Ancestry can share your anonymized genetic data with third parties like Calico if you opt-in to what the company calls an “informed consent to research.” This option comes up after you submit your spit sample during the online registration process. (If you decline the opt-in, your data will not be shared with third parties, the company says.)
Those third party groups can include for-profit private companies like Calico as well as nonprofit research groups like the University of Utah and the American Society of Human Genetics – both of which still have active partnerships with Ancestry.
How to delete your DNA data
If you choose to share your genetic data with a company like Ancestry or 23andMe, it can be a difficult decision to undo. Once you opt-in, the company will not wipe your genetic information from any “active or completed research projects,” according to its latest privacy statement.
However, if you’d like to stop your DNA data from being used for new research, you can.
Use the navigation bar at the top of the homepage to select “DNA.” On the page with your name at the top, scroll to the upper right corner, select “settings,” then go to “delete test results” on the column on the right side. Doing this will result in Ancestry deleting the following within 30 days: “All genetic information, including any derivative genetic information (ethnicity estimates, genetic relative matches, etc.) from our production, development, analytics, and research systems.”
If you want to take the additional step of having the company discard your physical spit sample, you must call member services.
- John Moore/Getty Images
- On Thursday, congressional representative Jackie Speier (D-CA) talked to 23andMe about possibility of using genetic testing to help reunite families separated at the border.
- The next day, 23andMe CEO Anne Wojcicki tweeted that the company had offered to “donate kits and resources to do the genetic testing to help reconnect children with their parents.”
- A 23andMe representative told Business Insider on Friday that the company is currently working on a plan, but details have not yet been finalized.
- There are several issues with tracking down family members via DNA testing, most of which involve privacy concerns.
The Trump administration has vowed to reunite the more than 2,300 migrant children and parents who’ve been forcibly separated as the result of the “zero-tolerance” policy enacted by the US Department of Homeland Security and Department of Justice.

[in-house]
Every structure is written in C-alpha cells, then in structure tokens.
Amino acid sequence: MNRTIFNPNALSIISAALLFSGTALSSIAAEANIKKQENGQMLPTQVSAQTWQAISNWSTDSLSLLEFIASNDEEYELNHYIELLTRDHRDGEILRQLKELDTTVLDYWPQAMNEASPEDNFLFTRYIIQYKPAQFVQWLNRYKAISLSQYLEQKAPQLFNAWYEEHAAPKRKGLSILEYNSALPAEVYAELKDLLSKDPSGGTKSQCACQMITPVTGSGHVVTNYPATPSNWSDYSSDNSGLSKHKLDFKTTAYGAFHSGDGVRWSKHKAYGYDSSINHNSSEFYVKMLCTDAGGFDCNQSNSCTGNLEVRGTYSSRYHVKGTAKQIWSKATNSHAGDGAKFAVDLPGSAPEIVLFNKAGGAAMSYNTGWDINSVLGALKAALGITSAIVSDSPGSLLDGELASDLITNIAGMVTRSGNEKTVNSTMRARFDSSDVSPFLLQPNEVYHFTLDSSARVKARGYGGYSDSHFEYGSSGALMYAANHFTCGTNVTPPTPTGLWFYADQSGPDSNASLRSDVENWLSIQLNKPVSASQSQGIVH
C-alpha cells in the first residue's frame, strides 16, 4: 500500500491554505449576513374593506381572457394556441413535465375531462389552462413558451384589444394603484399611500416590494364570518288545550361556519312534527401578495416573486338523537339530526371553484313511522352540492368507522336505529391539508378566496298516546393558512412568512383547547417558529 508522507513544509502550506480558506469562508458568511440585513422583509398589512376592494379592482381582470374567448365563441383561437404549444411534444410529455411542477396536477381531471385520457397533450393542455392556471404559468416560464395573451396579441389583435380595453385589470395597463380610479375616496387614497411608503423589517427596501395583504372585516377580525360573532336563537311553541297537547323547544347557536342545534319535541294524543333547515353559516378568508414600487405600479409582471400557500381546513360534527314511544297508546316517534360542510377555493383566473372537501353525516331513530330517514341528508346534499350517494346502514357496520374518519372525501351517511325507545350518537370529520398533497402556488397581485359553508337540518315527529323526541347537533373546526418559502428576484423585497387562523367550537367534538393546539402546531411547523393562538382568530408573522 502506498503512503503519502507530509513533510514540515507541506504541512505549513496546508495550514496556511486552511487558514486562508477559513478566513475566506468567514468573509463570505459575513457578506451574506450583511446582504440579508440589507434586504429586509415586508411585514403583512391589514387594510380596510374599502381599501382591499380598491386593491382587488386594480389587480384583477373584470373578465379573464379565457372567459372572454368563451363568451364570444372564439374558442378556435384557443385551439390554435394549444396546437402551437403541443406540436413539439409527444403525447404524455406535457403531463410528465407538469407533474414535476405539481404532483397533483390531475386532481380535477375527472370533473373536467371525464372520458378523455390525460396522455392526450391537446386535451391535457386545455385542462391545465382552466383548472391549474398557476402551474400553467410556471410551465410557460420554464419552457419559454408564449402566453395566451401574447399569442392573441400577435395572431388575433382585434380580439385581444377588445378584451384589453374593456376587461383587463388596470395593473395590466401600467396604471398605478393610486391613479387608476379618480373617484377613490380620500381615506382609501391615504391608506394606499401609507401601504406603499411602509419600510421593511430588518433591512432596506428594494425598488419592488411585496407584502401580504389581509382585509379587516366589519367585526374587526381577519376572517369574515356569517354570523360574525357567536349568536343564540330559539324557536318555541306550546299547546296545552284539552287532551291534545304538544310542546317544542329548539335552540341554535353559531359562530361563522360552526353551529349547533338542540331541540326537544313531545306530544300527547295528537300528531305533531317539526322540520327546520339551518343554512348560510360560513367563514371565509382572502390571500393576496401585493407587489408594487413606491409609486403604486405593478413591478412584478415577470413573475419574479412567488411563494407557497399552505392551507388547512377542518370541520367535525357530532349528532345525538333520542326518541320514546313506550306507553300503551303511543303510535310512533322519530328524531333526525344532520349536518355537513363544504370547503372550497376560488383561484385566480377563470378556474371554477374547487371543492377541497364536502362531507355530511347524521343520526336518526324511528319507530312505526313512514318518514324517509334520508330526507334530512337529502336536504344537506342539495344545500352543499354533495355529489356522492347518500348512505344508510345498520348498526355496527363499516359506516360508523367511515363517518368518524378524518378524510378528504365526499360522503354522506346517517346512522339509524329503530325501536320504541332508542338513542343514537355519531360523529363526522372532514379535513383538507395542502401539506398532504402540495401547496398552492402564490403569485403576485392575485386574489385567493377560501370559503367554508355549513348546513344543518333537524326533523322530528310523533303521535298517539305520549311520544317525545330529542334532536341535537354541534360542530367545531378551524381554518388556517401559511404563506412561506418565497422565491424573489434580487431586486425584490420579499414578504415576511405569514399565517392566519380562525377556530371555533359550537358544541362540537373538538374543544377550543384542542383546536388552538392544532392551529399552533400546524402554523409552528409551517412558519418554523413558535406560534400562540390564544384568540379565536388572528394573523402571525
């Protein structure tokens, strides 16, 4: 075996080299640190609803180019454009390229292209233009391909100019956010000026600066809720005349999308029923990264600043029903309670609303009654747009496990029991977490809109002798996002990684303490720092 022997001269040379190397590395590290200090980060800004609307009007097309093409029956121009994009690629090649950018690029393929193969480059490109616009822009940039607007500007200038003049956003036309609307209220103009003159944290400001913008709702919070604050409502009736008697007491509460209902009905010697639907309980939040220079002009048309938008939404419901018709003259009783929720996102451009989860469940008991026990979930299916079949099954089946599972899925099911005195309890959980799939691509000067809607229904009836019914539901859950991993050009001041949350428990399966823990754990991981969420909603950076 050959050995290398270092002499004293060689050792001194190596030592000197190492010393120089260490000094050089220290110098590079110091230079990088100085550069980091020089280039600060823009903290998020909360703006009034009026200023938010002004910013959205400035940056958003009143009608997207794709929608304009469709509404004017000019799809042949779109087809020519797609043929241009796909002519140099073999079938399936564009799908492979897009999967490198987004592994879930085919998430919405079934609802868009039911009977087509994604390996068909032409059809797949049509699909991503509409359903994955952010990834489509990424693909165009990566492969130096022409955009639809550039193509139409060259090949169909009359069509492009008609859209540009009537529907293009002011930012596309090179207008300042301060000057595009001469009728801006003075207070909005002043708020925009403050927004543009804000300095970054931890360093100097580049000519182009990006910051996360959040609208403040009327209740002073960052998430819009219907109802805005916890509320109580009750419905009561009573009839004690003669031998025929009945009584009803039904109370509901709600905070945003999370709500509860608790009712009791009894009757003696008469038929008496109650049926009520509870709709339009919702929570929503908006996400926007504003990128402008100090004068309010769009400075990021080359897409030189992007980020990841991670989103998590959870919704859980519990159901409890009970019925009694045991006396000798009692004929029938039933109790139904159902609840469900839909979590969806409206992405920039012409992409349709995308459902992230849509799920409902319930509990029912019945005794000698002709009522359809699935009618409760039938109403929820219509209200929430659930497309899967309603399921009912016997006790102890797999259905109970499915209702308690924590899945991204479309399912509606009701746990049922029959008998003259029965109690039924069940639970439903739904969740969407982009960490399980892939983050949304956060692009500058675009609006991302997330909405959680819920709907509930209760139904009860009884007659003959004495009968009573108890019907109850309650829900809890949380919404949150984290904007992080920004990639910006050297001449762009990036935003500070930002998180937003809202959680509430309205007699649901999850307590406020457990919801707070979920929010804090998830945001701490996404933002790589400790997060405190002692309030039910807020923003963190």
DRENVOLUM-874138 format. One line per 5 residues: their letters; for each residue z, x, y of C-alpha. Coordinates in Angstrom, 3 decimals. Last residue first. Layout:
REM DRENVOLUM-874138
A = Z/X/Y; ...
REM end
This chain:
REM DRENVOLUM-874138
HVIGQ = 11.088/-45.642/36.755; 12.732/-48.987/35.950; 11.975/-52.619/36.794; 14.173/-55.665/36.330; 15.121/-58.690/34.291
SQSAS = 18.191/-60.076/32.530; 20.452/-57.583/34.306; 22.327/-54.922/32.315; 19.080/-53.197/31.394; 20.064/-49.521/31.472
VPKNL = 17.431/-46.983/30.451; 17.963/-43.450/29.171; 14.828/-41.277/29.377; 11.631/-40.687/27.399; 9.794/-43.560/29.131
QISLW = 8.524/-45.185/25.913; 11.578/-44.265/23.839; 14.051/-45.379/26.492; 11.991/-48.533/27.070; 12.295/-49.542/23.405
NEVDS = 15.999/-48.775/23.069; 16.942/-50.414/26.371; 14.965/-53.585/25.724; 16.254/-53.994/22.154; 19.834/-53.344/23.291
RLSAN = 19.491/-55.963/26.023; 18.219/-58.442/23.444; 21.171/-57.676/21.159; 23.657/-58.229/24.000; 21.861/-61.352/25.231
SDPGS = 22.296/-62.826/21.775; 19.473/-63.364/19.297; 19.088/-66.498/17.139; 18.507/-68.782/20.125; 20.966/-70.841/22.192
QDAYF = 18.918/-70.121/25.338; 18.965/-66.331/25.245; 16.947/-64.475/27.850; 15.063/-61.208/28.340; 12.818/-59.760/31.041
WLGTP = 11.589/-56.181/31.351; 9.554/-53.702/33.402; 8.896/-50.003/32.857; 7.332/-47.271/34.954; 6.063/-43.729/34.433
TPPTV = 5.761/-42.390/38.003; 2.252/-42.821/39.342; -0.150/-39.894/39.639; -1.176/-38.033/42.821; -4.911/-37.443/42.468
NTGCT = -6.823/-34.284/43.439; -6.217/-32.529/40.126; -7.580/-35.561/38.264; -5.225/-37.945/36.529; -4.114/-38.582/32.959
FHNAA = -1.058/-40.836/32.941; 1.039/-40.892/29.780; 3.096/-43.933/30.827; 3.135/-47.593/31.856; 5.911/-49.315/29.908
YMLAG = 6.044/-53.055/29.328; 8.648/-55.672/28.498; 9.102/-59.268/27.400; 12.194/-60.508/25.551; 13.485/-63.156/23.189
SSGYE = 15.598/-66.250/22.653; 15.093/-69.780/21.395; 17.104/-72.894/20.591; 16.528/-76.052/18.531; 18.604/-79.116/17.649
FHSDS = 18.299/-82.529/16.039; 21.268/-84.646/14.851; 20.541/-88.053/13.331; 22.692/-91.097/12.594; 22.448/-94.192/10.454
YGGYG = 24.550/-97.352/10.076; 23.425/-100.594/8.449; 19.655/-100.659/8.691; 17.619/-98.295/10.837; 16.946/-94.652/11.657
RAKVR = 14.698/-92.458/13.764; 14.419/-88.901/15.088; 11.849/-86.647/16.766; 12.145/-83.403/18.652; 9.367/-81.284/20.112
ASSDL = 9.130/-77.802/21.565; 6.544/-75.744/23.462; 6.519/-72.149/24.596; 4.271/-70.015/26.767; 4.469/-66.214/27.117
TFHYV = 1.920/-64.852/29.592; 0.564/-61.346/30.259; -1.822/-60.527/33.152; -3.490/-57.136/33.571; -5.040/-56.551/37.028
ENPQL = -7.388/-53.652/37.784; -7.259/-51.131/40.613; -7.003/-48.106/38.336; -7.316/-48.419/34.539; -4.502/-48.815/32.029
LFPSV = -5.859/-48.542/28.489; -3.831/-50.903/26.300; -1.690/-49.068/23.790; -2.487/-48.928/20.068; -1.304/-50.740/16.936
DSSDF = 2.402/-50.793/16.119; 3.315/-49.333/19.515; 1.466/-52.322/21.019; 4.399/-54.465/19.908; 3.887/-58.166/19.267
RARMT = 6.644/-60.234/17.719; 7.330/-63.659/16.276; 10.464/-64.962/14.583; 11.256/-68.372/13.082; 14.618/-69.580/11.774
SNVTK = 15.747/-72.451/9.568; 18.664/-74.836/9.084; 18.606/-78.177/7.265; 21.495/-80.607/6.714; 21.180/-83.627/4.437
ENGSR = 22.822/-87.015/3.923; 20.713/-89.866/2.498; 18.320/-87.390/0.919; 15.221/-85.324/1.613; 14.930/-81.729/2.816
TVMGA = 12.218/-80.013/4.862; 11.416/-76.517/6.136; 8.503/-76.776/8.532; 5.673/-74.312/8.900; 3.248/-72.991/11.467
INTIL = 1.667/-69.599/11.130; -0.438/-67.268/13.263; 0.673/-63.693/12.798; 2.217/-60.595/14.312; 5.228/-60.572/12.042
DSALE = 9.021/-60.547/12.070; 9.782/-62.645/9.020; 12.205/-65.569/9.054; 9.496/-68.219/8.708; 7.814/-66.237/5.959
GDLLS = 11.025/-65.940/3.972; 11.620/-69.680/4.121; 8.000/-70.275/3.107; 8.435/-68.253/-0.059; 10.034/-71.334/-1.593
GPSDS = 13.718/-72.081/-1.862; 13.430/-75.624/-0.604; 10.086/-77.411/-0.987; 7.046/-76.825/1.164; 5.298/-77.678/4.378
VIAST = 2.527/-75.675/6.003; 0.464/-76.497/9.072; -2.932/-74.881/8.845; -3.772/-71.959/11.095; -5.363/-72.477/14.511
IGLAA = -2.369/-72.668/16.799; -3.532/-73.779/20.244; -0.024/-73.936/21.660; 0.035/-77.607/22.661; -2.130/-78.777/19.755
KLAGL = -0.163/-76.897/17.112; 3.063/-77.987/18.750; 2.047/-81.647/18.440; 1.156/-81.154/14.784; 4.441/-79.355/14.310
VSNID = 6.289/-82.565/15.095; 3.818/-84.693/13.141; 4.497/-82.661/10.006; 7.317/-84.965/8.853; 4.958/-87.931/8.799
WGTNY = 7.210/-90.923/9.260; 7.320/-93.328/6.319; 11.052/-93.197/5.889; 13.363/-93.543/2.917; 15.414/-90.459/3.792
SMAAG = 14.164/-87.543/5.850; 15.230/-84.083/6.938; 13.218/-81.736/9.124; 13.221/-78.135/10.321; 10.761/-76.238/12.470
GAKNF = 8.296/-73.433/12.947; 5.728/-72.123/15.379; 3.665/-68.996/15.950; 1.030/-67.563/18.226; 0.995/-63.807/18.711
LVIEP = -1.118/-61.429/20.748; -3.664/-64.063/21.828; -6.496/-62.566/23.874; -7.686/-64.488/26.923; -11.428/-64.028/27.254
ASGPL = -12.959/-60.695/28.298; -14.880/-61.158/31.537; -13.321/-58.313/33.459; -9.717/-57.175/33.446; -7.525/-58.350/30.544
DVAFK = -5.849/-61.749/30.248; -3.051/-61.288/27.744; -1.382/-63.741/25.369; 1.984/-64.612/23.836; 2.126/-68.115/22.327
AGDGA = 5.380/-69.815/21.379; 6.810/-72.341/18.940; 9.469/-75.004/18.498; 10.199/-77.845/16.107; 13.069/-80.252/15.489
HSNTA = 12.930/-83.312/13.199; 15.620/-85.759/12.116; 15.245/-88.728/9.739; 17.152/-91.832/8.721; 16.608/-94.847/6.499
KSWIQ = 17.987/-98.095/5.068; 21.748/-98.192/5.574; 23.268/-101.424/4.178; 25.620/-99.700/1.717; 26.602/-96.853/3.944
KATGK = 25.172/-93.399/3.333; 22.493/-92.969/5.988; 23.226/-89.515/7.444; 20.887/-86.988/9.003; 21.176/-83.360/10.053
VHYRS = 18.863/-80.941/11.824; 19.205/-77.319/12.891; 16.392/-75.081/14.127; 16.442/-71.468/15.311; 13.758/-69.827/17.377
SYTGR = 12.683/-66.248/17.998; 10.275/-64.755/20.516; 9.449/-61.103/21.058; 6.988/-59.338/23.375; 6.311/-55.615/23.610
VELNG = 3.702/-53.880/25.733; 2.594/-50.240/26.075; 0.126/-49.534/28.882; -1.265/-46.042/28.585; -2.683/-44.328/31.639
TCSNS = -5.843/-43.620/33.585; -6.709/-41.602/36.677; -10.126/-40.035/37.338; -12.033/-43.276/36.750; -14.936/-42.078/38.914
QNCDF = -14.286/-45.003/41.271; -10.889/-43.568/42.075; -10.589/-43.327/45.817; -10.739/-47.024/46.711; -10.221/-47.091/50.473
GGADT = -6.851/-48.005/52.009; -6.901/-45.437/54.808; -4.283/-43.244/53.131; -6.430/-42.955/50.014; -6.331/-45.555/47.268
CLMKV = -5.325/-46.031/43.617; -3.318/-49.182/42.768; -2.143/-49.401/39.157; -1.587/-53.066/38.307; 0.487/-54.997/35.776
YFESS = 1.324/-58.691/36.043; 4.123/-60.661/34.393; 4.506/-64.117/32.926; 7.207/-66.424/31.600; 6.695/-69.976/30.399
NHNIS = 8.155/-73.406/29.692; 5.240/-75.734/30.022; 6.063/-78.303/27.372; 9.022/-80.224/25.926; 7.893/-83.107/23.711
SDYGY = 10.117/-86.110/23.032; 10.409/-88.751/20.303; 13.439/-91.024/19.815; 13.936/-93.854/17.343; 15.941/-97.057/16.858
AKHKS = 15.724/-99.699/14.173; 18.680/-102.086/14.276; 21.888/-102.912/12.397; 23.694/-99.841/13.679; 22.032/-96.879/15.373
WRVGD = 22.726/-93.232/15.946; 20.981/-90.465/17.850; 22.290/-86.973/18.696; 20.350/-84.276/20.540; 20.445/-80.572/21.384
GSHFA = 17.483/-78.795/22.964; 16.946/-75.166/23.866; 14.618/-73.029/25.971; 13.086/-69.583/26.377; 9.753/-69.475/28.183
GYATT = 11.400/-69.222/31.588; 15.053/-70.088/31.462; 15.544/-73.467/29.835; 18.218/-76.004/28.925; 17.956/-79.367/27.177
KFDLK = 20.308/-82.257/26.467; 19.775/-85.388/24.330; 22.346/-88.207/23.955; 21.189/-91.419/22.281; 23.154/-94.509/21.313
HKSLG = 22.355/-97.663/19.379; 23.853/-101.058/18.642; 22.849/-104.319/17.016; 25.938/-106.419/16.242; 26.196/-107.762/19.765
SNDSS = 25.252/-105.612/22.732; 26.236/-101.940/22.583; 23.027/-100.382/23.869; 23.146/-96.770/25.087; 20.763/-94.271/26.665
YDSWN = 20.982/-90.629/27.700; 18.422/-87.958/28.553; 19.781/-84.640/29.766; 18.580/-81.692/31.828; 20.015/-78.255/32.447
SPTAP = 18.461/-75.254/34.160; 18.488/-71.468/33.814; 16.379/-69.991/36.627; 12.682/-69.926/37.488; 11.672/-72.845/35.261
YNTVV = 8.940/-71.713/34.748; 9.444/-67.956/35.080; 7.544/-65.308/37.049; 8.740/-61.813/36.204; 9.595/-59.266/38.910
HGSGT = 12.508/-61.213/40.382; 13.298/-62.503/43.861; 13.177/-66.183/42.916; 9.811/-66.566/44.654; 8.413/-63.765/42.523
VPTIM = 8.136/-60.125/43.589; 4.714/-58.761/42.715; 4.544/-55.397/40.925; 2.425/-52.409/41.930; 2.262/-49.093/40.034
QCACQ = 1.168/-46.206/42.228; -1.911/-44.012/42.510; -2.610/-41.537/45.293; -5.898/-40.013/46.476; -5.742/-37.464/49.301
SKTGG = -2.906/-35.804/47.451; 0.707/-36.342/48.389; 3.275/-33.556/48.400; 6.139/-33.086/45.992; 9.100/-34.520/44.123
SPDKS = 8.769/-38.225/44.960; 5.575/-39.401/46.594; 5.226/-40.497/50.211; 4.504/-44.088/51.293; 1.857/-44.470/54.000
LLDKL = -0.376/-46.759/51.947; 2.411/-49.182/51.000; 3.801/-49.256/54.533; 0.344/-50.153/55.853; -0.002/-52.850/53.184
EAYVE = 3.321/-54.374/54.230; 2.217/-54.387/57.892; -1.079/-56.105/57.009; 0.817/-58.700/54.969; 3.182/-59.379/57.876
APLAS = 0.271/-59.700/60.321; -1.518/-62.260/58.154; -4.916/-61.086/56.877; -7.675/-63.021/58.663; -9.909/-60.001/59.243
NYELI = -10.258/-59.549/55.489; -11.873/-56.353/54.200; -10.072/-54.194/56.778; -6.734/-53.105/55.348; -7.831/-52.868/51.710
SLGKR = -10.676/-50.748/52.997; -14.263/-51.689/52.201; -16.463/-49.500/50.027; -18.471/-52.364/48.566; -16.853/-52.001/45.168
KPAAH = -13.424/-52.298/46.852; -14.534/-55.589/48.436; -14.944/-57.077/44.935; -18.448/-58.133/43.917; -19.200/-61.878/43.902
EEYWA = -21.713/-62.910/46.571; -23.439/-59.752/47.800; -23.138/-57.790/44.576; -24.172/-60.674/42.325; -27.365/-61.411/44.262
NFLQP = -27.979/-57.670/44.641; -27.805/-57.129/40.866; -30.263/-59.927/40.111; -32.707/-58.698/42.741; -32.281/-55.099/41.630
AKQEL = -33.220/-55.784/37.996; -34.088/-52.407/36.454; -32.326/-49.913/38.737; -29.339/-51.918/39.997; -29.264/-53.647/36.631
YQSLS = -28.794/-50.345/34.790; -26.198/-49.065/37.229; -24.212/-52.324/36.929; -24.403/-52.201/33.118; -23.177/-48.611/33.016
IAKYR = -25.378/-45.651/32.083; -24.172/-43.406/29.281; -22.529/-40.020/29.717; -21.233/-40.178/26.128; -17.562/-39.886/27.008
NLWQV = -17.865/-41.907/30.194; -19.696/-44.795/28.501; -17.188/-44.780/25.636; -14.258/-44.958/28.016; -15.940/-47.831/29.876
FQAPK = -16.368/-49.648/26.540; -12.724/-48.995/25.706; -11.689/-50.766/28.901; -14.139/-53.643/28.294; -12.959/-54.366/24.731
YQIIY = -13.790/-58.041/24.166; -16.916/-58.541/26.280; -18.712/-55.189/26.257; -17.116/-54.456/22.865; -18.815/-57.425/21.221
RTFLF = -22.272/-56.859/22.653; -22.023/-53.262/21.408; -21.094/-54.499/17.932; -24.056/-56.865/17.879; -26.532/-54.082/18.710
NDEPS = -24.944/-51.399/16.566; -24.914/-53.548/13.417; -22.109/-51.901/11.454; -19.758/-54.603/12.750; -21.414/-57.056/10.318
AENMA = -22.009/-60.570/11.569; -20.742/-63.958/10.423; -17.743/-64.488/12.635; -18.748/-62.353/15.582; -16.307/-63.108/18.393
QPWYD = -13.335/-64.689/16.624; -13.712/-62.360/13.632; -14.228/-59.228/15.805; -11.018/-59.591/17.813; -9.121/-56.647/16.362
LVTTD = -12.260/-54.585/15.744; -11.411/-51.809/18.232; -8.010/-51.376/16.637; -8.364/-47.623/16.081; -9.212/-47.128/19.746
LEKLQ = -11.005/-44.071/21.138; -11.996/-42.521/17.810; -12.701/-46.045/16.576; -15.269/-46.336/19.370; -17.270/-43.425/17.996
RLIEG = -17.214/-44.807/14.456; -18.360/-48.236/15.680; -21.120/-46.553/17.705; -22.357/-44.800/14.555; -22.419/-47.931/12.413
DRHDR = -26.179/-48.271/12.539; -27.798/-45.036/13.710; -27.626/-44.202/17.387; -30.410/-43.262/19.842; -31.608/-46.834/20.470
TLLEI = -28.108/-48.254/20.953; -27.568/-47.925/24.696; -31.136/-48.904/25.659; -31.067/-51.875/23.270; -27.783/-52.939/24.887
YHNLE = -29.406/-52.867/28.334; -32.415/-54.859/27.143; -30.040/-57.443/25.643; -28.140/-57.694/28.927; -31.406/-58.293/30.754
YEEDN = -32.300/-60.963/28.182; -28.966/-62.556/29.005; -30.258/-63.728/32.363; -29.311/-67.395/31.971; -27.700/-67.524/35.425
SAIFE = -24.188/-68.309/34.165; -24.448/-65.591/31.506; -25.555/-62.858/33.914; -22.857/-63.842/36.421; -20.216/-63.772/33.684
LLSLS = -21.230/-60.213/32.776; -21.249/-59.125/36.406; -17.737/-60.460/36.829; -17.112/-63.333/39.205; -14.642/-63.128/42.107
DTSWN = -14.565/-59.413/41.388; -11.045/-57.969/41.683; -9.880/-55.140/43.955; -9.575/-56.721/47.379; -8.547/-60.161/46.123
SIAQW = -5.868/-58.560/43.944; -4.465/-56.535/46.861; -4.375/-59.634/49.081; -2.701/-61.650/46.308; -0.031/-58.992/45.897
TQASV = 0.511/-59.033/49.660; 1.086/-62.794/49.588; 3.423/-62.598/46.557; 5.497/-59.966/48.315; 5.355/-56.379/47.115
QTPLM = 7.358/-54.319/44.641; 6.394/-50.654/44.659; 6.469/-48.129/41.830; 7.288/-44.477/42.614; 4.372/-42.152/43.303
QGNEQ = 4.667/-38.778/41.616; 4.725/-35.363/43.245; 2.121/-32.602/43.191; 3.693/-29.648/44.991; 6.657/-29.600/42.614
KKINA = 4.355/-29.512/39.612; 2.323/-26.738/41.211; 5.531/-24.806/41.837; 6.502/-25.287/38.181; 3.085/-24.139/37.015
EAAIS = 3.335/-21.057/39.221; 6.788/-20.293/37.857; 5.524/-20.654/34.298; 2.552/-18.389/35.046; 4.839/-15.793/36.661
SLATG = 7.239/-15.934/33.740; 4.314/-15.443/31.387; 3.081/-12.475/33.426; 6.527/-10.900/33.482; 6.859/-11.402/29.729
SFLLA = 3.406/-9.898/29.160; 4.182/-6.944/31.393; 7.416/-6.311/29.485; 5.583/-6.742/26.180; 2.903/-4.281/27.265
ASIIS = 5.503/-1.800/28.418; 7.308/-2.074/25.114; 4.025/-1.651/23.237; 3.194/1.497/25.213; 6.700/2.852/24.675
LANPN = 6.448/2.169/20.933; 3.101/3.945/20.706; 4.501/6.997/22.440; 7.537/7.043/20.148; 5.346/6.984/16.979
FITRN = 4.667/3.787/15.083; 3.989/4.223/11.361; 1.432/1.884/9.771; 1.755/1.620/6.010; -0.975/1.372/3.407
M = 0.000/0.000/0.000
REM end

But the logistical challenges of bringing families back together are only beginning to emerge. Because the cases of parents and children have been handled by separate agencies – and some parents have already been deported – reuniting kids with their parents is a dauntingly difficult and complex task.
Members of Congress are searching for potential solutions. On Thursday, Rep. Jackie Speier (D-CA) talked to 23andMe about the possibility of using genetic testing to help reunite families, BuzzFeed News reported.
The next day, 23andMe CEO Anne Wojcicki tweeted that the company had offered to donate some of its spit-in-a-tube DNA-testing kits, along with “resources to do the genetic testing,” to help families reconnect.
A 23andMe representative confirmed to Business Insider that the company is working on a plan for this, although “program details haven’t been finalized.”
To use DNA testing for this purpose, people would have to carefully collect spit samples, then send them to a certified lab to be tested and submitted to 23andMe’s database. It’s unclear what would happen after that, or what a system that uses genetic data to match these separated families might look like.
“We are waiting to see the best way to follow up and make it happen,” Wojcicki wrote in her tweet.
- Consumer genetics tests like 23andMe’s require you to submit samples of saliva.
- Hollis Johnson
Some experts have criticized the effort as unnecessary, however, suggesting that spreadsheets and photographs might be easier tools to accomplish the same goal.
“I find it astounding – astounding – that these families would have been separated in such a way that DNA would be required to reunite them,” Tom May, a professor of bioethics at the Hudson Alpha Insitute for Biotechnology, told Business Insider.
If genetics tests do wind up being used for this purpose, consumer privacy concerns may arise.
Once genetic data has been submitted to a database like those kept by 23andMe, Ancestry, or one of the other myriad companies providing these services, it is difficult and in some cases virtually impossible to delete. Some experts fear the data can be hacked, used in a discriminatory manner by insurance companies or employers, or used to locate other family members without their consent.
That is one of privacy experts’ main concerns about genetic data in general: that people beyond the individuals who choose to do a genetic test could be affected by its results. In the case of the Golden State Killer, for example, the suspect was tracked down using samples that a relative submitted to public genealogy database GEDmatch.
“You might be informed about the risks of doing a test like this, but other people might not,” May said.
Importantly, 23andMe is a private database, not a public one like GEDmatch. But private data was hacked last month at DNA testing and genealogy site MyHeritage, compromising the data of 92 million users.
May said that although he believes 23andMe’s offer to help unite families is well-intentioned, he hopes some ground rules will be established before the company gets involved.
“I think it would behoove [them] to supplement their good intentions by taking steps to make sure this travesty is not being used as a surreptitious way for authorities to enter individuals’ genetic information into a law-enforcement database,” May said. “I hope, therefore, that it is 23andMe’s intention to destroy this information after its use for this discrete purpose of reunification, and refuse to enter this into a database.”